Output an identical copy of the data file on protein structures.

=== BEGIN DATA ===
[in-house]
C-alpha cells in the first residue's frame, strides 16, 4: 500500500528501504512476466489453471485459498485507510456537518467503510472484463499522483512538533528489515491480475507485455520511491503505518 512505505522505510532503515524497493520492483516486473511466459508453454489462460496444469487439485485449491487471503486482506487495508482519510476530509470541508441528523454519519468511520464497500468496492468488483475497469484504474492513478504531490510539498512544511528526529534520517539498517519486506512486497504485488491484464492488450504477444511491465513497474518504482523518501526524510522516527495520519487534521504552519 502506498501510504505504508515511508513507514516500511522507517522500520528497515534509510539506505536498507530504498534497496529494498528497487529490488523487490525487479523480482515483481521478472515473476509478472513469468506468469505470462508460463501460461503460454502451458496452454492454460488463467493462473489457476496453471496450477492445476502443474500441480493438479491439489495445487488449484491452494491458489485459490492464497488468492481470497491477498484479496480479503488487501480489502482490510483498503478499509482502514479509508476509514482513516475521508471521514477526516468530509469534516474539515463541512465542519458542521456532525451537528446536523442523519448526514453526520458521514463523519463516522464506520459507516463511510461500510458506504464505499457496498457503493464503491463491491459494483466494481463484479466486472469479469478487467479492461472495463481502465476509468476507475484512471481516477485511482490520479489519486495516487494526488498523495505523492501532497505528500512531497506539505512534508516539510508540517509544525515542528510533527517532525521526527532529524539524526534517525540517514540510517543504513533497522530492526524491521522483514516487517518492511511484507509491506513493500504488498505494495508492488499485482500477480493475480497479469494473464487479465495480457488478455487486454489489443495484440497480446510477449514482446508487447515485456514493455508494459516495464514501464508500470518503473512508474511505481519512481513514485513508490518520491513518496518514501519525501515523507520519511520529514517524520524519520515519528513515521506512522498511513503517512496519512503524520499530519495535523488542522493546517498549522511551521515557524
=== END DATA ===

[in-house]
C-alpha cells in the first residue's frame, strides 16, 4: 500500500528501504512476466489453471485459498485507510456537518467503510472484463499522483512538533528489515491480475507485455520511491503505518 512505505522505510532503515524497493520492483516486473511466459508453454489462460496444469487439485485449491487471503486482506487495508482519510476530509470541508441528523454519519468511520464497500468496492468488483475497469484504474492513478504531490510539498512544511528526529534520517539498517519486506512486497504485488491484464492488450504477444511491465513497474518504482523518501526524510522516527495520519487534521504552519 502506498501510504505504508515511508513507514516500511522507517522500520528497515534509510539506505536498507530504498534497496529494498528497487529490488523487490525487479523480482515483481521478472515473476509478472513469468506468469505470462508460463501460461503460454502451458496452454492454460488463467493462473489457476496453471496450477492445476502443474500441480493438479491439489495445487488449484491452494491458489485459490492464497488468492481470497491477498484479496480479503488487501480489502482490510483498503478499509482502514479509508476509514482513516475521508471521514477526516468530509469534516474539515463541512465542519458542521456532525451537528446536523442523519448526514453526520458521514463523519463516522464506520459507516463511510461500510458506504464505499457496498457503493464503491463491491459494483466494481463484479466486472469479469478487467479492461472495463481502465476509468476507475484512471481516477485511482490520479489519486495516487494526488498523495505523492501532497505528500512531497506539505512534508516539510508540517509544525515542528510533527517532525521526527532529524539524526534517525540517514540510517543504513533497522530492526524491521522483514516487517518492511511484507509491506513493500504488498505494495508492488499485482500477480493475480497479469494473464487479465495480457488478455487486454489489443495484440497480446510477449514482446508487447515485456514493455508494459516495464514501464508500470518503473512508474511505481519512481513514485513508490518520491513518496518514501519525501515523507520519511520529514517524520524519520515519528513515521506512522498511513503517512496519512503524520499530519495535523488542522493546517498549522511551521515557524